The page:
Roundtable: CHVRCHES – Love Is Dead

by Stephen Ong, Brett Dickinson

"Very listenable, nothing terrible but lacking the dazzle CHRVCHES strive for and so often provide" - two of our writers have middling feelings about the synth-pop trio's latest effort.

Stephen Ong:

The build-up preceding the release of Love Is Dead turned one of my most anticipated albums of 2018 into my least. CHVRCHES are by no means the best band of the decade, but the impact their debut had on indie and pop music is undeniable. Yet, instead of setting trends, the band finds themselves chasing them on Love Is Dead.

Everything about the album spelled disaster – the faux-emo title, its tasteless art, the declining quality of singles, and worst of all, their comments on the album, that it would be quintessentially CHVRCHES at their most confident, revolving around the political struggle of today. The songs, on paper, sound good – Get Out was a banger, My Enemy featured two of my favourite singers, and Never Say Die was pop-punk wrapped in synths. However, none of the songs clicked – they did not have the urgency that made their songs so appealing. Finally, the irredeemable Imagine Dragons-esque chorus of Miracle had me writing off the album as a trainwreck.

Or so I thought. Love Is Dead opens with one of CHVRCHES’s strongest songs (and probably the best on the record), Graffiti. It’s a soaring pop song rivalling The Mother We Share. In fact, bar Miracle and the Martin-fronted God’s Plan, there are no duds on the album – Deliverance is a Rihanna-inspired song, while Forever is complete with live drums and a guitar outro. The singles, while not album highlights, remain listenable, and in context of the album seem much more urgent.

In the end, the album far exceeded my expectations. Lauren’s lyrics have taken a nosedive (see Never Say Die and Heaven/Hell), but the band shines when they embrace pop and have never sounded so explosive before. And though the sound of Love Is Dead is derivative, and a couple of the songs, along with the pacing of the album are clear missteps, it’s an enjoyable listen that adds to CHVRCHES’s already large catalogue of huge, energetic songs. It’s a good album – don’t let the singles put you off.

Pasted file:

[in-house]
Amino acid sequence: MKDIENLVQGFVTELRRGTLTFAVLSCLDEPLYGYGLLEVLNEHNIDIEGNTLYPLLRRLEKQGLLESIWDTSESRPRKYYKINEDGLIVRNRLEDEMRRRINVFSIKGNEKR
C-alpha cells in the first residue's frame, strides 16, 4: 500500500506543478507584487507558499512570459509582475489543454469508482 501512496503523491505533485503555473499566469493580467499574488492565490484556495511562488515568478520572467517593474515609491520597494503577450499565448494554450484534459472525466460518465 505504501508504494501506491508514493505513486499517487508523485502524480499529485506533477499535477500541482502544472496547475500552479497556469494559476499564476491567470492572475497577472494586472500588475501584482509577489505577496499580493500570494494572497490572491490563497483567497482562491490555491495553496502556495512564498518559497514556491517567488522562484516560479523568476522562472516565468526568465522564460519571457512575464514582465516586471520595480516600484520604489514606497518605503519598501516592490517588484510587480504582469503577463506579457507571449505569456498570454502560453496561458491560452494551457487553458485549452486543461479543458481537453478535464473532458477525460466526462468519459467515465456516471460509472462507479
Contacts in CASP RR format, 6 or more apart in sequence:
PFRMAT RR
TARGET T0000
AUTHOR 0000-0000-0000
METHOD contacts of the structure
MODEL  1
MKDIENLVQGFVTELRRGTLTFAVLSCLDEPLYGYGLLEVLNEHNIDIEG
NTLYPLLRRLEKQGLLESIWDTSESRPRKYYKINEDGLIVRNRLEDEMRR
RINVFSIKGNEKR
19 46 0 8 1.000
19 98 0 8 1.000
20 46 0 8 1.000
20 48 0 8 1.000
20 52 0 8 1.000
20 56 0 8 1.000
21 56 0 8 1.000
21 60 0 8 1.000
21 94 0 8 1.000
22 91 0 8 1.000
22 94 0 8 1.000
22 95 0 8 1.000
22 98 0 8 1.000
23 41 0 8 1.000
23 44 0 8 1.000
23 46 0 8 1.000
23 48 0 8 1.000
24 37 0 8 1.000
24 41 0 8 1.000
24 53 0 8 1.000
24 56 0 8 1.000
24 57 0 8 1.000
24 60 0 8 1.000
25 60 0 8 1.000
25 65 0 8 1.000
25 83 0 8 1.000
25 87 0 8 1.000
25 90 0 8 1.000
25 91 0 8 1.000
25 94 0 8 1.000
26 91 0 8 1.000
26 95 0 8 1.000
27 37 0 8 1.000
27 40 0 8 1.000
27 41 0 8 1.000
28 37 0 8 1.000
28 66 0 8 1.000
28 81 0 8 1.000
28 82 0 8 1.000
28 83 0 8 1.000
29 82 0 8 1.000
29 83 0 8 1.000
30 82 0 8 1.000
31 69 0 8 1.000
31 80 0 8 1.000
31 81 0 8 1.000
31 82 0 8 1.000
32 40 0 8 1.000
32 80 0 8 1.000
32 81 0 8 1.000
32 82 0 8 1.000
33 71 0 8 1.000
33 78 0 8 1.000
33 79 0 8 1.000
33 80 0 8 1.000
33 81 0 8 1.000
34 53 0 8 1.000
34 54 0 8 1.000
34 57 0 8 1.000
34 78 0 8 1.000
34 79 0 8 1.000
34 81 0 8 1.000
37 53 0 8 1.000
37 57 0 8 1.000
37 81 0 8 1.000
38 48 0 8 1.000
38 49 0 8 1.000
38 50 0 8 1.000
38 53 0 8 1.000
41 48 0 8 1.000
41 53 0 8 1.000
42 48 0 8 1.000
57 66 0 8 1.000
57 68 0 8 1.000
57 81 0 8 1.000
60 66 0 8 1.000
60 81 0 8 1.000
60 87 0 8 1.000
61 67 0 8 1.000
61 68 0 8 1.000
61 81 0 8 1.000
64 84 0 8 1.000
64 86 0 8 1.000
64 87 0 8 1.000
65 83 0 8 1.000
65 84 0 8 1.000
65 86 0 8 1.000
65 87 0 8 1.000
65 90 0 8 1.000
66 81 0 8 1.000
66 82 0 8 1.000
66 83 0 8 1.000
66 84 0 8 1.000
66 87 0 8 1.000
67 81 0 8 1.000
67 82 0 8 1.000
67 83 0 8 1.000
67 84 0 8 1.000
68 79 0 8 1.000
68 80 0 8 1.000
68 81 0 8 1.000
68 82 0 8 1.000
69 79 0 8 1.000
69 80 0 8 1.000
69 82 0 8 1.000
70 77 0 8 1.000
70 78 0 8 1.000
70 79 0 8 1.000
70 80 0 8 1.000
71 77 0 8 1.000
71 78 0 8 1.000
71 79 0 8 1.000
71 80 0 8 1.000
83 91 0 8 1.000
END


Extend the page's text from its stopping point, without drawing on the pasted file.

Individual Rating: 3.5/5

Picks: Graffiti, Deliverance, Forever, Graves, Wonderland

 

Brett Dickinson

Every Open Eye, CHVRCHES previous album, was brilliant synth-pop; vibrant, bouncy, alive and catchy while avoiding being samey (which can be a bit of an issue with the genre sometimes). Love is Dead has the potential to match Every Open Eye but falls a bit short in originality, moving towards the pop centre at the expense of distinctiveness. Part of this identi-swap probably falls at the feet of producer Greg Kurstin having self-produced their previous albums. Kurstin has 5 Grammy’s so he obviously knows how to be successful however there is an element on the album of a seeking the formula for greater success at the expense of what got them here in the first place.

This is not to denigrate the album too much, it’s a passable effort. Lauren Mayberry still has a cracking voice well-suited for pulsating choruses and the production is (unsurprisingly) polished. Graffiti and Get Out start the album off with a bounce while Graves would not be out of place on Open Every Eye. Really Gone shows something different from Mayberry after a demanding album, and Wonderland ends the album on a high. Sadly too many songs verge on being really good and are subsequently let down by a poor chorus or annoying repetition such as Miracle which starts strong and quickly fades, or Never Say Die which should be good but is a little too repetitive. Forever showcases the slightly cliché lyrics which have often haunted CHVRCHES but without the saving graces some of their other songs have managed and God’s Plan sung by Martin Doherty rather than Mayberry, shows why Lauren Mayberry is the lead singer of CHVRCHES, Doherty sounding slightly at odds with the style.

Love is Dead is a brave title for any album, and whilst strong statements are part of CHVRCHES identity, by the end of listening you’re left with the conclusion that the band’s reflection on society’s “death of empathy” has subordinated to cold hard attempts to raise listening numbers. I called it passable earlier and it’s a fitting description, very listenable, nothing terrible but lacking the dazzle CHRVCHES strive for and so often provide.

Individual Rating: 3/5

Picks: Graves, Wonderland, Graffiti

Rating: 3.3/5